Staying Safe Series: How to Protect Personal Data Online

 In Emergency Preparedness

I found an website with an amusing URL, I Know Where Your Cat Lives, that also carried a serious message about how much of your information is exposed online. Cat owners who innocently posted their pets’ photos inadvertently revealed where they lived since their smartphones tagged the photos with their location (aka geotags). I will be writing a series of blog posts on Staying Safe, and this first post focuses on how to protect personal data online. I will discuss how your information is publicly available (even if you didn’t share it yourself), and I’ll recommend easy steps to wipe your digital footprints.

What’s online may shock you

When you use “free” services like Facebook and Google, you are giving up personal data as a form of payment. A friend recently expressed alarm when she saw an online ad for a product that she was thinking about buying, but hadn’t yet researched. Companies like Facebook, Amazon, and Google are monitoring your activity to predict what you’ll buy. But there’s no need to take the draconian measures of living off the grid; you can continue to enjoy searching for YouTube videos and scrolling Instagram. The key is to understand what these companies are tracking as you use their services. On Google’s My Activity website, you can see what they’re tracking from the particular device and adjust the ads that you see; if you have multiple devices, go to Google’s My Activity from each device.

Even if you don’t have a Facebook account and you never use Google, your information is still publicly available thanks to data aggregators like Spokeo and I was surprised to find my address history of the last ten years and my full family tree, for example. In a Wall Street Journal article, Your Data is Way More Exposed Than You Realize, (subscription required), the journalist invited six volunteers into his lab to see how much extremely personal information he could find about each of them in under an hour, and he managed to shock every person.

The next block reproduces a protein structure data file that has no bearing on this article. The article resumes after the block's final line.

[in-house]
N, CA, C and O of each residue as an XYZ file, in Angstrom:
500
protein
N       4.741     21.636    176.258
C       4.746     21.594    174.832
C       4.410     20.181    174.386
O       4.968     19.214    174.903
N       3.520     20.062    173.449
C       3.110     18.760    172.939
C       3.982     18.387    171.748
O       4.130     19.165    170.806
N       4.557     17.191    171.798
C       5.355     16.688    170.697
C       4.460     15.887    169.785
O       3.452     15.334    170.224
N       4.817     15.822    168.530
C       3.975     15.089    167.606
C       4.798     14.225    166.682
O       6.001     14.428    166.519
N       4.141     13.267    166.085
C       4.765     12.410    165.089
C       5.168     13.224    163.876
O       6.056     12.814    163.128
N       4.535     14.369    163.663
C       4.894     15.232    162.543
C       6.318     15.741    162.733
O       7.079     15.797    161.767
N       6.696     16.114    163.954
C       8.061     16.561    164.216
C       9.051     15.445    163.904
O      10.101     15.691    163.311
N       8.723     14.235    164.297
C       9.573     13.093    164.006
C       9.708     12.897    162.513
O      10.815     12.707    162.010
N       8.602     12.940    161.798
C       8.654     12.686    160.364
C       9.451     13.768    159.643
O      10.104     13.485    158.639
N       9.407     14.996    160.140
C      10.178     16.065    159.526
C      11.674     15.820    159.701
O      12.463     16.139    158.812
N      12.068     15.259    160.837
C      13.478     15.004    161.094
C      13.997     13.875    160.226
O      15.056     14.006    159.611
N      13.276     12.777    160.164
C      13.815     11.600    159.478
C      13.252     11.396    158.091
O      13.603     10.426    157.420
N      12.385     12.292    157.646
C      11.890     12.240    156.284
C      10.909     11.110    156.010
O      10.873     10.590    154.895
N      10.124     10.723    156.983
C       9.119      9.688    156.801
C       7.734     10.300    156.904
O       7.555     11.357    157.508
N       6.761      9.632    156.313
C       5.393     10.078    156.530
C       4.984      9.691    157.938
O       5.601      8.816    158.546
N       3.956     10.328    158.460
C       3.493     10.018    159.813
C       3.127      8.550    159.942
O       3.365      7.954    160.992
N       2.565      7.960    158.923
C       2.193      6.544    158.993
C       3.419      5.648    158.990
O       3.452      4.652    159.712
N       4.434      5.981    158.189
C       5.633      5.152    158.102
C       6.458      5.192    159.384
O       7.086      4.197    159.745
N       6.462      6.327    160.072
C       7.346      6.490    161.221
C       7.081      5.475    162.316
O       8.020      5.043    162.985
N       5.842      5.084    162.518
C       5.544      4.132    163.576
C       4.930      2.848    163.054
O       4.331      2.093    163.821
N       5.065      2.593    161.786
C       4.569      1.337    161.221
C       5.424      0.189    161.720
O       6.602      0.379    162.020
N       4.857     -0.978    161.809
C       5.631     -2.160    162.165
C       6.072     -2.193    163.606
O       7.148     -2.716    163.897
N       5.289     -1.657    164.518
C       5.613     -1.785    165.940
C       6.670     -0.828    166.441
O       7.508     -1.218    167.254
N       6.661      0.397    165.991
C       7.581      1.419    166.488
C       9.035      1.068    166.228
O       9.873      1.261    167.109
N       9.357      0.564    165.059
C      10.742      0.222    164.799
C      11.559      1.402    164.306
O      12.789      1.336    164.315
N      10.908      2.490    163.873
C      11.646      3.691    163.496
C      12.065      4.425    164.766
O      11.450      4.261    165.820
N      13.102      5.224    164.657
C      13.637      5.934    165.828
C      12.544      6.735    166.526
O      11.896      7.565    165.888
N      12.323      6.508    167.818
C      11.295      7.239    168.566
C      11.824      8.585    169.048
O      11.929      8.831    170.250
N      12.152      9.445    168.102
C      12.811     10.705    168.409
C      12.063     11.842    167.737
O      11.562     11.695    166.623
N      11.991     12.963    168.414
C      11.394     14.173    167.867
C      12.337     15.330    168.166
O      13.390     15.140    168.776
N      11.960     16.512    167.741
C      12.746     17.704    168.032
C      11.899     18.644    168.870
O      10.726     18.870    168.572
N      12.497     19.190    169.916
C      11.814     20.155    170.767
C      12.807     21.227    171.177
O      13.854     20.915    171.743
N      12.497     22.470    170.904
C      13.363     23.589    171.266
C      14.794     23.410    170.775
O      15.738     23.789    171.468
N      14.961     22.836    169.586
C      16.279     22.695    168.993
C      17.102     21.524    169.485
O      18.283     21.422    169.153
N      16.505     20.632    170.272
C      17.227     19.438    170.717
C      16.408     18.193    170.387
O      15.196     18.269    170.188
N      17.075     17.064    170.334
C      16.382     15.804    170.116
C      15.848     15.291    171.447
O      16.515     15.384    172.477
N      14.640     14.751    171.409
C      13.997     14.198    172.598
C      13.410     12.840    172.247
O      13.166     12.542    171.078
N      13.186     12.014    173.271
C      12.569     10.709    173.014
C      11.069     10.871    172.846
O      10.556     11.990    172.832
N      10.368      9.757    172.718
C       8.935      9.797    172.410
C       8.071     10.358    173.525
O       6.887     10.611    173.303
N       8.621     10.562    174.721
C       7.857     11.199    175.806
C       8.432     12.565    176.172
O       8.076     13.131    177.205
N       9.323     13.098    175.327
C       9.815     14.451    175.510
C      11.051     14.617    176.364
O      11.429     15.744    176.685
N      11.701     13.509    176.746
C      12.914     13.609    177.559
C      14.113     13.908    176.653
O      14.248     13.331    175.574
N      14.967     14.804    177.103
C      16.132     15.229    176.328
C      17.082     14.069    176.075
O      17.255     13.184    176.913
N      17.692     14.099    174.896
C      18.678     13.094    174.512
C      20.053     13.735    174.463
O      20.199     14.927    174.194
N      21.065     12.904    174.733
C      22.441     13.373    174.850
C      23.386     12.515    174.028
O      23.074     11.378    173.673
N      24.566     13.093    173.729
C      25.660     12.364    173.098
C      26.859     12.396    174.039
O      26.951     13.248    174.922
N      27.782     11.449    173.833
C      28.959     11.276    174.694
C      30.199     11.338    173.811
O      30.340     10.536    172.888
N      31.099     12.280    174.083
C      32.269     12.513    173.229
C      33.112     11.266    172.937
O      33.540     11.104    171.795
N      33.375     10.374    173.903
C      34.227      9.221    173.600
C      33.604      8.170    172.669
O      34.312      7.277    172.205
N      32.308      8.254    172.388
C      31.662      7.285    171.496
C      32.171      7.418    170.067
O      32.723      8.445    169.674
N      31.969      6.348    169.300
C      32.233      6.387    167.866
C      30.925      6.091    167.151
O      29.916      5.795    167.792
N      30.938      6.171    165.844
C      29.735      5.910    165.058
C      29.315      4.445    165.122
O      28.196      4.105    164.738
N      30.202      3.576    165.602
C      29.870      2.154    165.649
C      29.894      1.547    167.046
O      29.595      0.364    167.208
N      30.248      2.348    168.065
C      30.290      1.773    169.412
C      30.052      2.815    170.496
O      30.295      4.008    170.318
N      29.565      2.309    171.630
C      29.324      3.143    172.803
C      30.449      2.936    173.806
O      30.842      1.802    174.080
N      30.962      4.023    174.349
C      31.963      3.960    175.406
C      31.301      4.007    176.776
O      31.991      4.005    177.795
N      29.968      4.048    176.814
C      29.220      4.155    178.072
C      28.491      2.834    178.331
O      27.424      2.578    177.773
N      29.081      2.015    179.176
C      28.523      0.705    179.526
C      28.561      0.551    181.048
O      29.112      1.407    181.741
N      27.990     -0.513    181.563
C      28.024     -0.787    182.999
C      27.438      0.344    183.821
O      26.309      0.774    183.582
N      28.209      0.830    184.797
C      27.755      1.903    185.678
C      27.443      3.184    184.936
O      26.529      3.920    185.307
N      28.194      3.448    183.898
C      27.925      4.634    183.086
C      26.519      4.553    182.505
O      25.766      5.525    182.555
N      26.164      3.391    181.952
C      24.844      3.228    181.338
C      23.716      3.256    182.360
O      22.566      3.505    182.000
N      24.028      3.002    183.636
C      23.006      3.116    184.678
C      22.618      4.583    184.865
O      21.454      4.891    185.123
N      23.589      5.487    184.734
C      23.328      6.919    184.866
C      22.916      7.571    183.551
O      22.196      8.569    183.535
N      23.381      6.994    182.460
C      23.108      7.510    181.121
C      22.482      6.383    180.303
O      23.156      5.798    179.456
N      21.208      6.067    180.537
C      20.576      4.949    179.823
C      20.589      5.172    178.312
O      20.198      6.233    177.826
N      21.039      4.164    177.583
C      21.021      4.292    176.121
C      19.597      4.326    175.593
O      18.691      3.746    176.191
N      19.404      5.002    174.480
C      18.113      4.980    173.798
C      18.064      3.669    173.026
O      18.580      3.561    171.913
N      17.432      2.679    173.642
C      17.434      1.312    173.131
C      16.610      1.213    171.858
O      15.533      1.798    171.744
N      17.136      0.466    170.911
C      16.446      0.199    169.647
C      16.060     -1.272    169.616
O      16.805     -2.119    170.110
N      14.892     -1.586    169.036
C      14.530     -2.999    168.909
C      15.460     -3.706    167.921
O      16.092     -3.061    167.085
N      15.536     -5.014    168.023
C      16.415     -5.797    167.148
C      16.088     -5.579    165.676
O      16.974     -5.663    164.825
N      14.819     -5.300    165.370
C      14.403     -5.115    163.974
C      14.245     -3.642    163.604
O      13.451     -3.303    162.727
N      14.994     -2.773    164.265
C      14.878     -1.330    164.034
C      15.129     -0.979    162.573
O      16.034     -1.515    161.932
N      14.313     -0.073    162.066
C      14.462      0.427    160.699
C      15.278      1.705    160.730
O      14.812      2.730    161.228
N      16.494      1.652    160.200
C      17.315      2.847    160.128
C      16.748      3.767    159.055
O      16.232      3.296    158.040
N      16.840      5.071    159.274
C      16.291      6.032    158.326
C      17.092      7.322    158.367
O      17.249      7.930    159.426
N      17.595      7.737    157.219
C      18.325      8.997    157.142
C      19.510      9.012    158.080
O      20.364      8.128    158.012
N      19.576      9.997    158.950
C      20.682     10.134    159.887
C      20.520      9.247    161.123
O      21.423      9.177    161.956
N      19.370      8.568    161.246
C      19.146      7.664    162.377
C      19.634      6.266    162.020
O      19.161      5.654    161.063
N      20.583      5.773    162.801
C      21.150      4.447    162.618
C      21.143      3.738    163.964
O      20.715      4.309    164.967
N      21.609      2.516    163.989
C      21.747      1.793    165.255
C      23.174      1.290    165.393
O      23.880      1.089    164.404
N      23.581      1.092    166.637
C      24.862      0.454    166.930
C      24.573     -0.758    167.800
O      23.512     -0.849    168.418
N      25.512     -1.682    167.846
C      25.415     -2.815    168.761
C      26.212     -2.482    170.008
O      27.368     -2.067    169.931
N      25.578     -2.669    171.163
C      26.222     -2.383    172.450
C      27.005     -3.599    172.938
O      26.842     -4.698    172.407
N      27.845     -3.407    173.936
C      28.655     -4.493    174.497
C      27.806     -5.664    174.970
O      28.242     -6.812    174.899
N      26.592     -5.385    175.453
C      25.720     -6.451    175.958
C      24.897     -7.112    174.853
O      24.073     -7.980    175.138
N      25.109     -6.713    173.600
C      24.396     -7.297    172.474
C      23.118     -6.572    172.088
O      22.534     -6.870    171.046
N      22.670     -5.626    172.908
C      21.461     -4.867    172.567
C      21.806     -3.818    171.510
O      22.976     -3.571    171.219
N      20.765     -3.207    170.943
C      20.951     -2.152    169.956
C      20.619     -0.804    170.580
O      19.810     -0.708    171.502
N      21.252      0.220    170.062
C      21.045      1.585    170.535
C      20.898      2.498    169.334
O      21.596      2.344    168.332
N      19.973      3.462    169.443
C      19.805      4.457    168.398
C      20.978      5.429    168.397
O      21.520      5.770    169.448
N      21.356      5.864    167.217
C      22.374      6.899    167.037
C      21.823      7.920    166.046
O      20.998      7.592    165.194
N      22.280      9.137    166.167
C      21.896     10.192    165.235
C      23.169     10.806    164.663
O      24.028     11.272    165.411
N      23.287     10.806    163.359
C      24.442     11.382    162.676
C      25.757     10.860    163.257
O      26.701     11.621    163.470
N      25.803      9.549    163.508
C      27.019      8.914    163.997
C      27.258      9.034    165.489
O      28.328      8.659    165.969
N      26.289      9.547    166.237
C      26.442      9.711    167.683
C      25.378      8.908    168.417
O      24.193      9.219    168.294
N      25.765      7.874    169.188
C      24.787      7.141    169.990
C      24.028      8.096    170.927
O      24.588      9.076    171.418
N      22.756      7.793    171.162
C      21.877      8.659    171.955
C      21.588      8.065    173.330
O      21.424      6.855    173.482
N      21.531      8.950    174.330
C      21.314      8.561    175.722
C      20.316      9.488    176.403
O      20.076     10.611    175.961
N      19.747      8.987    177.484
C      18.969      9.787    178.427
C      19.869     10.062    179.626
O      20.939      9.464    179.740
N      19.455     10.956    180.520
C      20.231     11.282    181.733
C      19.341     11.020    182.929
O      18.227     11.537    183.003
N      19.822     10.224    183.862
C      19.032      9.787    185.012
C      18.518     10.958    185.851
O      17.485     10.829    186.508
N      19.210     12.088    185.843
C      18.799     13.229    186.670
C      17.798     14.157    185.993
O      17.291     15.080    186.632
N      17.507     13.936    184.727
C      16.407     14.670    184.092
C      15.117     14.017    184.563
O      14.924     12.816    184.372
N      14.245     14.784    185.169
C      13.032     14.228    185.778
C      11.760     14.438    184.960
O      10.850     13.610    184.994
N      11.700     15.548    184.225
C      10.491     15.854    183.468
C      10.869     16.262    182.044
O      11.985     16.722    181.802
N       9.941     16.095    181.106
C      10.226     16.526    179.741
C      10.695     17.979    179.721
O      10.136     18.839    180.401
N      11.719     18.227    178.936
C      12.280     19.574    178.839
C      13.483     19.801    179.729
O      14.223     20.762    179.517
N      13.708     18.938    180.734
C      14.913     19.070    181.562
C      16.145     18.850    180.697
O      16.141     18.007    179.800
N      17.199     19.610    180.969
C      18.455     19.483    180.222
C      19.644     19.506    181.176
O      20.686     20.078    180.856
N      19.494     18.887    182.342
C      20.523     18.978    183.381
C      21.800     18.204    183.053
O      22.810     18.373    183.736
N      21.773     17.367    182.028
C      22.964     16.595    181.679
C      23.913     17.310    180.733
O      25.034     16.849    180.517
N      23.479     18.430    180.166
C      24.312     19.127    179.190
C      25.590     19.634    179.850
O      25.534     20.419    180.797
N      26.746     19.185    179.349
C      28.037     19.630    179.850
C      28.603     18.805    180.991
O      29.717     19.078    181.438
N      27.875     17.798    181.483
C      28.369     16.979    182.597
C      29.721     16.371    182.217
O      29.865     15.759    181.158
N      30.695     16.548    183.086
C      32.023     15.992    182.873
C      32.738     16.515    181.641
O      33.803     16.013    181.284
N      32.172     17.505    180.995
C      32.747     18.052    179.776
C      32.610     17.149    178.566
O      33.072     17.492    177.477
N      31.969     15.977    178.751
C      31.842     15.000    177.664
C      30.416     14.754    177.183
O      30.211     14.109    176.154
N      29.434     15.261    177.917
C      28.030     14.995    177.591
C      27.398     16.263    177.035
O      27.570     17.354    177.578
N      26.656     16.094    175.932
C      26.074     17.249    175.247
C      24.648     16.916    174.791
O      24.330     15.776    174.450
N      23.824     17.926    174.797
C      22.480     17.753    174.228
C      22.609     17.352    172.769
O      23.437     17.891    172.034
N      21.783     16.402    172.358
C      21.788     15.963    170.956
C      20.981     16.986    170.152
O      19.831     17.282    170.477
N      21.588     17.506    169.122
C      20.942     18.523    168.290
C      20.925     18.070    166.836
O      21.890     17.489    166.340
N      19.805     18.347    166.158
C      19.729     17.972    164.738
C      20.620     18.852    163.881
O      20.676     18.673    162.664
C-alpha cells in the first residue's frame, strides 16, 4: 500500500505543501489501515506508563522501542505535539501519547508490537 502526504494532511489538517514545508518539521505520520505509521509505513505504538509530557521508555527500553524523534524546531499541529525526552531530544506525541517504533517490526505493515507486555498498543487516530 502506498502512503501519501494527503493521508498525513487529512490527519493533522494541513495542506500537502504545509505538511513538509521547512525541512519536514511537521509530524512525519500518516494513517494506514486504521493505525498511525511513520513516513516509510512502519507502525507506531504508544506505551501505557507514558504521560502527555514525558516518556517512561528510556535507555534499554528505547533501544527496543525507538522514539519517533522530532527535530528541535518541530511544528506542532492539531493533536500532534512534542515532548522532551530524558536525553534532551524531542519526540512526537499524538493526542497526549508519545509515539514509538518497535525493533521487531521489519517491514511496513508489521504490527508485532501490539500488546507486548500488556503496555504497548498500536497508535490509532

Wipe your online presence

Start by going to these two data aggregator websites:

  • listings show age, current and past addresses, phone numbers and possible relatives and associates, based on geography. Remove listings here.
  • Spokeo: listings show birth month, email, current and past addresses, phone numbers, relatives, social networks and court records. Remove listings here.

Next, wipe the digital footprints that you entered into search engines and voluntarily shared on social media; I’ll focus on Google and Facebook in this post.

  • Google: go to Google’s My Activity and Maps Timeline to see what they track, including locations, searches, web-browsing history, and even recordings of your voice. Not visible to public; you can delete data.
  • Facebook has a similar feature called Privacy Checkup.

Finally, if you upload photos to social media sites, ensure that geotags aren’t automatically added to your pictures.

Next in the series: Flying on 9/11: A Sobering Lesson on Why You Should Do Something for Yourself Today.

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